A:The biggest faux pas I encounter with sales candidates is receiving a resume isn’t statistically-focused. A sales resume must be stat heavy. Don’t tell me what you did with just words — show me what you accomplished with a number. My clients need to see that not only did this person exceed goal (this is where most resumes stop), but she sold $2 million last year against a $1.5 million goal. My hiring managers want to see dials per day stats. Demos booked, show rates, etc. If you go ahead and show folks the numbers, interviews will be more about fit and next steps as opposed to spending 10-15 minutes explaining what you did where, how well you did it, etc. Let the resume tell that statistical story so you can focus on “selling” you.
A: LinkedIn is a living, breathing organism. It is the most important online storefront for your job search. Yet people may have a not-so-professional picture on there — don’t use that crooked one that’s cropped with half your friend’s head in it. And don’t put jobs on there and then fail to make sure that the years are accurate and line up perfectly with your resume. Provide a robust profile on there that reads like a resume, spelling out your career history and accomplishments. Company names and job titles are not enough. Note your volunteer work, feature your skills, follow industry-relevant companies that fit the career trajectory you’re on. LinkedIn can actually be a detriment to your job hunt if you don’t treat it as an essential personal branding tool.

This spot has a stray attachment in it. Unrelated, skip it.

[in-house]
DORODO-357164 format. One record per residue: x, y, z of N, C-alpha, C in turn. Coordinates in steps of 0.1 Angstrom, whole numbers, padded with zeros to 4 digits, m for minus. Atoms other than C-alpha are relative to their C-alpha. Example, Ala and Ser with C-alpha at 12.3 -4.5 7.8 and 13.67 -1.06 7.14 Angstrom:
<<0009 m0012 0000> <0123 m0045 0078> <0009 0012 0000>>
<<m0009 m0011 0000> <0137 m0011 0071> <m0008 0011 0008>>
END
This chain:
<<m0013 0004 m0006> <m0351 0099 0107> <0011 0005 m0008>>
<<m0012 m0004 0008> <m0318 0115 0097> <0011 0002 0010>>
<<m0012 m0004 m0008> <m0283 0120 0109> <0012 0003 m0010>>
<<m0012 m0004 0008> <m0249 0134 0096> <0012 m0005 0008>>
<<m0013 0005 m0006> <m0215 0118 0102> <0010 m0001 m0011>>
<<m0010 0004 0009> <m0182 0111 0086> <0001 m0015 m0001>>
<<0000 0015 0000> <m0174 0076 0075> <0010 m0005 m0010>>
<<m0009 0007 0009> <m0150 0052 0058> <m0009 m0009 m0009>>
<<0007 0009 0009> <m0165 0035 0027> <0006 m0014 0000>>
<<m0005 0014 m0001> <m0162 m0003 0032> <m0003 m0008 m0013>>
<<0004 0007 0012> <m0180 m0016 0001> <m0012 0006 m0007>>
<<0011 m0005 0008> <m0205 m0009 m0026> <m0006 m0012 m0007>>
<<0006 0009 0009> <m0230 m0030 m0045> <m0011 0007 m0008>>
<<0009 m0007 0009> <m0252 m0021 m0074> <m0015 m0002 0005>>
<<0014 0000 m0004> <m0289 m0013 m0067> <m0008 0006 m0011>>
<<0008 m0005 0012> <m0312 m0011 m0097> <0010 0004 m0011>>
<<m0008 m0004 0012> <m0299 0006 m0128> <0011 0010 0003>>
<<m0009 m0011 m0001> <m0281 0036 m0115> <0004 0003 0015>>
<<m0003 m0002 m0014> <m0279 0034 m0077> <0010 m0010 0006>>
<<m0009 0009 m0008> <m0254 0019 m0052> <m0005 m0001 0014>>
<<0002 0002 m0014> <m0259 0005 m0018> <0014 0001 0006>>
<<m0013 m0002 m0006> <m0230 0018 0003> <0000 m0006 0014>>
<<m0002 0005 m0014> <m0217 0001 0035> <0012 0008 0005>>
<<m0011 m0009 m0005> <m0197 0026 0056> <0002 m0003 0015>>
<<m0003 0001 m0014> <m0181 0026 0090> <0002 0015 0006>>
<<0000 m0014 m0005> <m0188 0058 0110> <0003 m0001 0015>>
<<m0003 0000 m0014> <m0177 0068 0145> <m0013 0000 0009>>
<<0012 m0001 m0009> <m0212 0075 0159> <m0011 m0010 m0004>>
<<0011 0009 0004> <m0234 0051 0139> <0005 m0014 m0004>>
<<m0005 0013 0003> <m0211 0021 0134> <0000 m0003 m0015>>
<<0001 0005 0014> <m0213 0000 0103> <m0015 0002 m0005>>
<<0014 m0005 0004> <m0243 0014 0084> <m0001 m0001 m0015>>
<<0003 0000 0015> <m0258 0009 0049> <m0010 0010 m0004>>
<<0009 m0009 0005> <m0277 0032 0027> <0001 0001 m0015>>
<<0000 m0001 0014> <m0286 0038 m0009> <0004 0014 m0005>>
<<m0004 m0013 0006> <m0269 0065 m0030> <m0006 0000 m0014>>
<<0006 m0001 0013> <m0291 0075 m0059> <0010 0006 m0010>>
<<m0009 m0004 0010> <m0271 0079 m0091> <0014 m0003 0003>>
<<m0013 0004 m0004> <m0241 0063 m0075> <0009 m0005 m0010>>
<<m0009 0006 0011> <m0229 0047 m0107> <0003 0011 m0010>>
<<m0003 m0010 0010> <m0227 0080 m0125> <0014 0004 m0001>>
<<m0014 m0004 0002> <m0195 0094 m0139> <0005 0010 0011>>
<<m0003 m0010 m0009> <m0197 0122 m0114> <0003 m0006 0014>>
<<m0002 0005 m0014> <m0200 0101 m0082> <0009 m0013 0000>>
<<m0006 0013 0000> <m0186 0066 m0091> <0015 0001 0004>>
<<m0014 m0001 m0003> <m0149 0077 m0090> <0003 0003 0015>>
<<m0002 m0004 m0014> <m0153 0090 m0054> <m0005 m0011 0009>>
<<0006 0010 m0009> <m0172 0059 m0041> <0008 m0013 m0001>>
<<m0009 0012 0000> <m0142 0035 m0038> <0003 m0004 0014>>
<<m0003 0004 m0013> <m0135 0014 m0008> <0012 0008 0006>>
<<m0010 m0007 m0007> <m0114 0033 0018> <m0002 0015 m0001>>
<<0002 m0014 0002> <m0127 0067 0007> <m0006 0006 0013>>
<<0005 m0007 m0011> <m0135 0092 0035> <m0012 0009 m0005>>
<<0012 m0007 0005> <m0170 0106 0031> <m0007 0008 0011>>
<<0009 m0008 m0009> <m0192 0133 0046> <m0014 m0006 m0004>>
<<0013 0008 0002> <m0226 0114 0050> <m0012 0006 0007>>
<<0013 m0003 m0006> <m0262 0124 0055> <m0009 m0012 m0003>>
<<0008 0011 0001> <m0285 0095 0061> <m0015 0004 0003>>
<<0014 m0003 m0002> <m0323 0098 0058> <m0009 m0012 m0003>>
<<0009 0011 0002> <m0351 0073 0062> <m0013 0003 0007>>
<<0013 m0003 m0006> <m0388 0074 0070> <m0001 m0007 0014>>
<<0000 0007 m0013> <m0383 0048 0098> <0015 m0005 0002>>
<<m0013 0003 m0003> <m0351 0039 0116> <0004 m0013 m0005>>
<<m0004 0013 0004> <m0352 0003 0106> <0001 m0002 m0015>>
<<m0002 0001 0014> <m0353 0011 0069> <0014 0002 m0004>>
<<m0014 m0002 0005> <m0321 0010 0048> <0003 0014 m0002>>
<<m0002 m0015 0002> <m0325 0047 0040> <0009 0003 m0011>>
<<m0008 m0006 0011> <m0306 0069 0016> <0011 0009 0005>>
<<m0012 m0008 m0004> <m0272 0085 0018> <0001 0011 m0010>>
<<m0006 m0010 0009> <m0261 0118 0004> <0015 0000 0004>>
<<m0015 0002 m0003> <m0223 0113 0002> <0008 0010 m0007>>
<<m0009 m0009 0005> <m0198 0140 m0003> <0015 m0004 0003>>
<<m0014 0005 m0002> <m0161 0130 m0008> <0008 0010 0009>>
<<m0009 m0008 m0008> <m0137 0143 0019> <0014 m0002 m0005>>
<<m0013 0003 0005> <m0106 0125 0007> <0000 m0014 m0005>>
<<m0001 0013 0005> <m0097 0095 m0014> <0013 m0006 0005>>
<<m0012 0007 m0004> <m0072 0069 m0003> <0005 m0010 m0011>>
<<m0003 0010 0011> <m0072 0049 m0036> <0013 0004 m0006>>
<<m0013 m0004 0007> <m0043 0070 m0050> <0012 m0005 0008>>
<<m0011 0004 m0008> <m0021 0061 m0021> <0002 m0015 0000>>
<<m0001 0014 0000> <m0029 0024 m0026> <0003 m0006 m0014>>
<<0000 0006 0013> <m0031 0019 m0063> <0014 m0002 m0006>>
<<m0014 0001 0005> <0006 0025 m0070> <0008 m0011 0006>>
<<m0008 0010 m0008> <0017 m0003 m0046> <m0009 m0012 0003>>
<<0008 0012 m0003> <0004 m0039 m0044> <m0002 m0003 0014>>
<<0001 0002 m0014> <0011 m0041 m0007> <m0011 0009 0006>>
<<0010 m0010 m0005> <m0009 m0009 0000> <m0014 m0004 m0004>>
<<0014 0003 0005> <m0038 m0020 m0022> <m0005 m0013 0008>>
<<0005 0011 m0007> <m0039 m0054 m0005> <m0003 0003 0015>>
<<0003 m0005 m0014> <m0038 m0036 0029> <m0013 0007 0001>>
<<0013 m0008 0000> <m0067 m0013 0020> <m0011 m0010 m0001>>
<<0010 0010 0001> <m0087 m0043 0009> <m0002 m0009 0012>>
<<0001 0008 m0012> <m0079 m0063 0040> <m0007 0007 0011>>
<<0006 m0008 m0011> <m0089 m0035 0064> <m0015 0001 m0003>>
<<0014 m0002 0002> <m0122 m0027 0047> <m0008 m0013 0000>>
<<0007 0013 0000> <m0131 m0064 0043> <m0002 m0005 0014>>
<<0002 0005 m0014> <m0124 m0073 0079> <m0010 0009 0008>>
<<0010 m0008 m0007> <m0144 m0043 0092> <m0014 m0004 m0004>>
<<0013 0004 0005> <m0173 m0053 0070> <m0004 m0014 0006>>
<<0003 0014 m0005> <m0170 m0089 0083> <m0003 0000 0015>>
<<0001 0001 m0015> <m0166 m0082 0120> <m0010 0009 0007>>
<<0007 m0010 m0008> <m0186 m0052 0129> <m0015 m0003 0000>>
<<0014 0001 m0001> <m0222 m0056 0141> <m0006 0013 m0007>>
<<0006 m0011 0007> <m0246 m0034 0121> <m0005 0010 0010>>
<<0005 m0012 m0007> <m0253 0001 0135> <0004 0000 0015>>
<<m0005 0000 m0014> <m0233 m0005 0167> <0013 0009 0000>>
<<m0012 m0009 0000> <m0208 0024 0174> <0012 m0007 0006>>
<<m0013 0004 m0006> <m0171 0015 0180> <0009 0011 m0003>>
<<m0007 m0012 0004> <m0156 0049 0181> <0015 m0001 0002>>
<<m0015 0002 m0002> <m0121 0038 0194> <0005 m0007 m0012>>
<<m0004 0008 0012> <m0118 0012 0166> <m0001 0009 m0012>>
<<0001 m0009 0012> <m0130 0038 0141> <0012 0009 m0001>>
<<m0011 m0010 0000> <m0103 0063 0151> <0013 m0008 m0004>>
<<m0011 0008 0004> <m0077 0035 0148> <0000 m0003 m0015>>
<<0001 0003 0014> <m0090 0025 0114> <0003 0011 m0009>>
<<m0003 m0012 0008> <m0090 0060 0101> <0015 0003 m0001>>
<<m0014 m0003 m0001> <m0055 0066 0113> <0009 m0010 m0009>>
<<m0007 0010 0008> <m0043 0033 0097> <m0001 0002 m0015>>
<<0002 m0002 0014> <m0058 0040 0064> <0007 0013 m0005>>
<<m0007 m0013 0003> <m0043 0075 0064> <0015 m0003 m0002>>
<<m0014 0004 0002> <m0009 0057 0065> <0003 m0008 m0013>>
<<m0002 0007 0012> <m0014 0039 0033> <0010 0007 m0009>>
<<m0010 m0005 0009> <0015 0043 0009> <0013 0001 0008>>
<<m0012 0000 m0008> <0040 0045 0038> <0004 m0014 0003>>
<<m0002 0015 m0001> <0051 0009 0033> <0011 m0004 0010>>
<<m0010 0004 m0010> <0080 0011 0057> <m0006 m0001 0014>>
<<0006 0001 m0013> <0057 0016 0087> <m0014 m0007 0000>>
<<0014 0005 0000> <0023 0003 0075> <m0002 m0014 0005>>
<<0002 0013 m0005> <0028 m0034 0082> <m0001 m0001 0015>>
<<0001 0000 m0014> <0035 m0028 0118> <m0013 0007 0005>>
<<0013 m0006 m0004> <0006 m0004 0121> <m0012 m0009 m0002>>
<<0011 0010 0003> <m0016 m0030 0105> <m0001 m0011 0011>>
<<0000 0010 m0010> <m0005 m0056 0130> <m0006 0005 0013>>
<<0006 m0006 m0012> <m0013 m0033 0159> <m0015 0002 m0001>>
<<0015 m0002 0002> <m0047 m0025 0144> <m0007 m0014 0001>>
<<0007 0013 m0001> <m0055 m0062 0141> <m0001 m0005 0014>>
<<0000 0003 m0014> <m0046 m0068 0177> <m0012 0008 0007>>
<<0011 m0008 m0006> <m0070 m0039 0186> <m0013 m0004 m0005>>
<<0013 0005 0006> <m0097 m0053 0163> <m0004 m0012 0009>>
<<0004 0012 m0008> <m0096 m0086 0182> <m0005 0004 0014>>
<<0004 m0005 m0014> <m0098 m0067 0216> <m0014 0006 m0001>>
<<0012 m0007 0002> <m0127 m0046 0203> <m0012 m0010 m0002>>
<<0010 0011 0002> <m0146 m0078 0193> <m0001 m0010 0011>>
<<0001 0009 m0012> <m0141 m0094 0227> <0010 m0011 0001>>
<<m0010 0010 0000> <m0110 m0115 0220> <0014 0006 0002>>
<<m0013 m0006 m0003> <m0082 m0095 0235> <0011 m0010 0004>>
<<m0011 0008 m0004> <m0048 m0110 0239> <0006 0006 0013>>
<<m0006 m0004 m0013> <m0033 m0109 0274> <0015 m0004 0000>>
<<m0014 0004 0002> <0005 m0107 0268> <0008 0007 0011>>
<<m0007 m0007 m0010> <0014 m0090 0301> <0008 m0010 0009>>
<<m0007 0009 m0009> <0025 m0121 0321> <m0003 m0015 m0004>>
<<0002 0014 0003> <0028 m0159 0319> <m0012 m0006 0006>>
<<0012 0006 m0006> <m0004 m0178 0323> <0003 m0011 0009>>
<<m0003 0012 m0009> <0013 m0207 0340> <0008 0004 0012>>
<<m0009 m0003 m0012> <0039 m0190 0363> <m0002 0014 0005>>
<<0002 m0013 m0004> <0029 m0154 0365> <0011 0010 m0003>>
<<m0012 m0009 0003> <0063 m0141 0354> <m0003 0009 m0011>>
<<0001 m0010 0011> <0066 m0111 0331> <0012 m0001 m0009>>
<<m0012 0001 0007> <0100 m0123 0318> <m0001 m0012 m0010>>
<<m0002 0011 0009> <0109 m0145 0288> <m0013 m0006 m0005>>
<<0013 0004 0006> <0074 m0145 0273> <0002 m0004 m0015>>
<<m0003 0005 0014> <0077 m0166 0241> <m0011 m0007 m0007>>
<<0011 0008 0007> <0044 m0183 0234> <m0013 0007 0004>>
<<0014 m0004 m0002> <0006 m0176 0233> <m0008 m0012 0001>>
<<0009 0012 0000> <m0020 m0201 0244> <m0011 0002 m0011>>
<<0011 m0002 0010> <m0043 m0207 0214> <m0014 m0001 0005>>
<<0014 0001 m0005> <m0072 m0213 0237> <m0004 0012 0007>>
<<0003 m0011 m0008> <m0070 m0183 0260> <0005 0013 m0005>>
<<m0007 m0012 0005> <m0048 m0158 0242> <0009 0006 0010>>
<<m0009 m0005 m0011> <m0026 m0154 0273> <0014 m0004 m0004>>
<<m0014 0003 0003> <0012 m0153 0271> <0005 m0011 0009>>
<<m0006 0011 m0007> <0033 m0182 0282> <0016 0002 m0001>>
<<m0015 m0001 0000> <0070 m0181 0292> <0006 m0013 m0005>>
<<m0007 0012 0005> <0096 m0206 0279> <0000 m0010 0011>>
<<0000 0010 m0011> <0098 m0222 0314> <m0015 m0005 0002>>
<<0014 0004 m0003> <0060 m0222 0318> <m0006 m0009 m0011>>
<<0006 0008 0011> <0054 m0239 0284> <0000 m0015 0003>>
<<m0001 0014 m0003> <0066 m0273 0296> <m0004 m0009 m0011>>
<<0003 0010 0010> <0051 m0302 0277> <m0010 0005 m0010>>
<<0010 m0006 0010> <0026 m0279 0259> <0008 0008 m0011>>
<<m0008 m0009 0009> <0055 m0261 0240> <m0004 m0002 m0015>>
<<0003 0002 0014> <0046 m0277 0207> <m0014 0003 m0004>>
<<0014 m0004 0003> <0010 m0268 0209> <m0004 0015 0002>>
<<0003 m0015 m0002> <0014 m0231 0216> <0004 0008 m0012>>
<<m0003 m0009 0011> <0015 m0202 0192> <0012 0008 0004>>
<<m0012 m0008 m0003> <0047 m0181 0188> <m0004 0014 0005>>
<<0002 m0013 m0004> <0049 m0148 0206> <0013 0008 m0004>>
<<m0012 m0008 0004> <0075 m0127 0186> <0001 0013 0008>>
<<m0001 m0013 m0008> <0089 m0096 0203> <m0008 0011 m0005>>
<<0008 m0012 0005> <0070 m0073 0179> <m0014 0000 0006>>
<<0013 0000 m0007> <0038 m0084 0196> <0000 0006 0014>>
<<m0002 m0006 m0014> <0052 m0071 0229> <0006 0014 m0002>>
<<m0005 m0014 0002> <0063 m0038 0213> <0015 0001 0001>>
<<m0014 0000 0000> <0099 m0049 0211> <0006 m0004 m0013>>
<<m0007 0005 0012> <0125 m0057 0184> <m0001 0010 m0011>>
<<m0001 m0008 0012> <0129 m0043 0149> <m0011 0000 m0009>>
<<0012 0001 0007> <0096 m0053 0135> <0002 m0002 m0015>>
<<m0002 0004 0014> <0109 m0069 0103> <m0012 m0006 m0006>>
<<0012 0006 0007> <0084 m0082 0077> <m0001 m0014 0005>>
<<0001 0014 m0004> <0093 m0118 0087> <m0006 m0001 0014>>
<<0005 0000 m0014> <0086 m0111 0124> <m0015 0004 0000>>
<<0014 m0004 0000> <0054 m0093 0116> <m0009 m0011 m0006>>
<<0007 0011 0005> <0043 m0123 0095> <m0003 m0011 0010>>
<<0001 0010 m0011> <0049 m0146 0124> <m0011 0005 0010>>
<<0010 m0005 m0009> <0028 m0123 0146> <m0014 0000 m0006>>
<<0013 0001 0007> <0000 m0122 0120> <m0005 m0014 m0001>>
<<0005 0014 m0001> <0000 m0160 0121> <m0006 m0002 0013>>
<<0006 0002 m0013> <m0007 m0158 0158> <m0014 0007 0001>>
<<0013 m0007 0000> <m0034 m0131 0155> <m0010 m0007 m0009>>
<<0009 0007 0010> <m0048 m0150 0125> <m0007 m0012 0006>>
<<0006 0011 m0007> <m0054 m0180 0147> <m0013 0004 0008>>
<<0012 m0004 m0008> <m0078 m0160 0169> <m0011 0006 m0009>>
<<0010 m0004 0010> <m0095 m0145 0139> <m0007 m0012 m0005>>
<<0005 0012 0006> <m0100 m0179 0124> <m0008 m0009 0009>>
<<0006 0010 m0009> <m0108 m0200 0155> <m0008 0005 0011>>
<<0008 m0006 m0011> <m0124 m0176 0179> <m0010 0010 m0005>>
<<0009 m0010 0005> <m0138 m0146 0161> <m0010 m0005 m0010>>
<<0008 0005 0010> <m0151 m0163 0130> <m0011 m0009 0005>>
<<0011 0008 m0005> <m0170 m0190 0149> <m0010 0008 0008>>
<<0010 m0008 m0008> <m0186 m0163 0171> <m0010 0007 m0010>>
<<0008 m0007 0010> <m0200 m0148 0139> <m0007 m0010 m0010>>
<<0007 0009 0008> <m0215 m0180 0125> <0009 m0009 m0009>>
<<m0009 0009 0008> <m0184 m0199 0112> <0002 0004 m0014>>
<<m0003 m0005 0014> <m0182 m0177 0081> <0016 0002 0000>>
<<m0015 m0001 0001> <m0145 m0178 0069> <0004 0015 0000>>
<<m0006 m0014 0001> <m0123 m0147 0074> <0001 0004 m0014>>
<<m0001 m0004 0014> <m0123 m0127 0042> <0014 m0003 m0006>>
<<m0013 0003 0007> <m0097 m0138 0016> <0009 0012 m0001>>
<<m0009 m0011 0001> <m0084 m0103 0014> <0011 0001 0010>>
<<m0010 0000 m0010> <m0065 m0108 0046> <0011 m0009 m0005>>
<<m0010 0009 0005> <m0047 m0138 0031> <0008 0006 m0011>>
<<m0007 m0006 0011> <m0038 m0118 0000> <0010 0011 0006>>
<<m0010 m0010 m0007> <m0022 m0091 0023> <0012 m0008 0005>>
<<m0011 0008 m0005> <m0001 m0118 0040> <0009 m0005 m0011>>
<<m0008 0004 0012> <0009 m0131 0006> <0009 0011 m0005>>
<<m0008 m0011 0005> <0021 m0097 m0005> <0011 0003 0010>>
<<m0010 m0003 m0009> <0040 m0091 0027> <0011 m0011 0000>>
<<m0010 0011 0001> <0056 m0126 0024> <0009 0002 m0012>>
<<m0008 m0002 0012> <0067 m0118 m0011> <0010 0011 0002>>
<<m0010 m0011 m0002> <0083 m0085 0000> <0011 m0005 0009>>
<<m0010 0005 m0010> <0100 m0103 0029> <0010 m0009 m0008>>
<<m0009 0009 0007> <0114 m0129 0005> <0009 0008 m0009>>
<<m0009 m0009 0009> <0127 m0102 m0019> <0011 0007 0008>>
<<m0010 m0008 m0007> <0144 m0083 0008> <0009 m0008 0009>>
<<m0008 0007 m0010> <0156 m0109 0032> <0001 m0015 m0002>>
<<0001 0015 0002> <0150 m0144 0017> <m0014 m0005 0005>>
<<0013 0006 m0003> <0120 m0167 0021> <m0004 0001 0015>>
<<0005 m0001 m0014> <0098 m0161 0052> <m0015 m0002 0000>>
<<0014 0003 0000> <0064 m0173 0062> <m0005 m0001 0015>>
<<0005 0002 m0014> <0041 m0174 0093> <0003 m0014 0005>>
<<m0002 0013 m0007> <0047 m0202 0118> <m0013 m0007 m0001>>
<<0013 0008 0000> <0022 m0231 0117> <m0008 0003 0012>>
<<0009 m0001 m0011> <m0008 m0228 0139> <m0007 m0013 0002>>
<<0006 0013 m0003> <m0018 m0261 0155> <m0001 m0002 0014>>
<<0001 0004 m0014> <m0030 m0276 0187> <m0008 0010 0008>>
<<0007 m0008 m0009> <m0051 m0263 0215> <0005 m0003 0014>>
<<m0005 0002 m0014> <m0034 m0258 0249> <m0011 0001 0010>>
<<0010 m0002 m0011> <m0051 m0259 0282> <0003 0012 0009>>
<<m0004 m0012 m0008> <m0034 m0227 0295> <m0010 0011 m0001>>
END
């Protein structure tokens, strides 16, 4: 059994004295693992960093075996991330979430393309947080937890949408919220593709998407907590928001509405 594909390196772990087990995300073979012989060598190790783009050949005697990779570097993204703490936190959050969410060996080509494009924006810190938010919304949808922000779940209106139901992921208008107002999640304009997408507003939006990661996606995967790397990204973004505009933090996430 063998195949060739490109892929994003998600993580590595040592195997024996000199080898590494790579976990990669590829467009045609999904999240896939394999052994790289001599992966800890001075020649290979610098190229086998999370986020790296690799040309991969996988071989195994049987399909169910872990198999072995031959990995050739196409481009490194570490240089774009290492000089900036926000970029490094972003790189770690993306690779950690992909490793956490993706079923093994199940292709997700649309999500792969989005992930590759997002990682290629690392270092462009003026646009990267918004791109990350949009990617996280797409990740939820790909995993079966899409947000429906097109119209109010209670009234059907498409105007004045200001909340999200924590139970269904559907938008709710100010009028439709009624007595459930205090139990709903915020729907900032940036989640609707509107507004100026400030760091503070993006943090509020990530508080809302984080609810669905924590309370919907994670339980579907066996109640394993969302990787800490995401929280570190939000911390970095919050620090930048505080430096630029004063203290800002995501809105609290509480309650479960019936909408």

A: Use your network. It is not a job market right now where you’re going to have any measure of consistent success just posting ads because people might not think they’re looking for a new opportunity and won’t click those job links — especially if they don’t know you or someone who works there. Folks who are hiring for their companies should reach out to their personal and professional connections to ask for referrals. They should utilize online social channels (like LinkedIn) to post details about open roles. They should ask company employees for referrals and consider incentivizing them. And they can always contact a firm like ours for access to our network, which will quickly accelerate the recruiting process, not only with velocity but also with volume. Outsourced recruiters are working every day to hunt down passive talent, and we utilize every creative avenue at our disposal to find the talent that won’t respond to a job posting. But they will respond to us because they know we have the fastest and most direct access to some of the coolest jobs in town.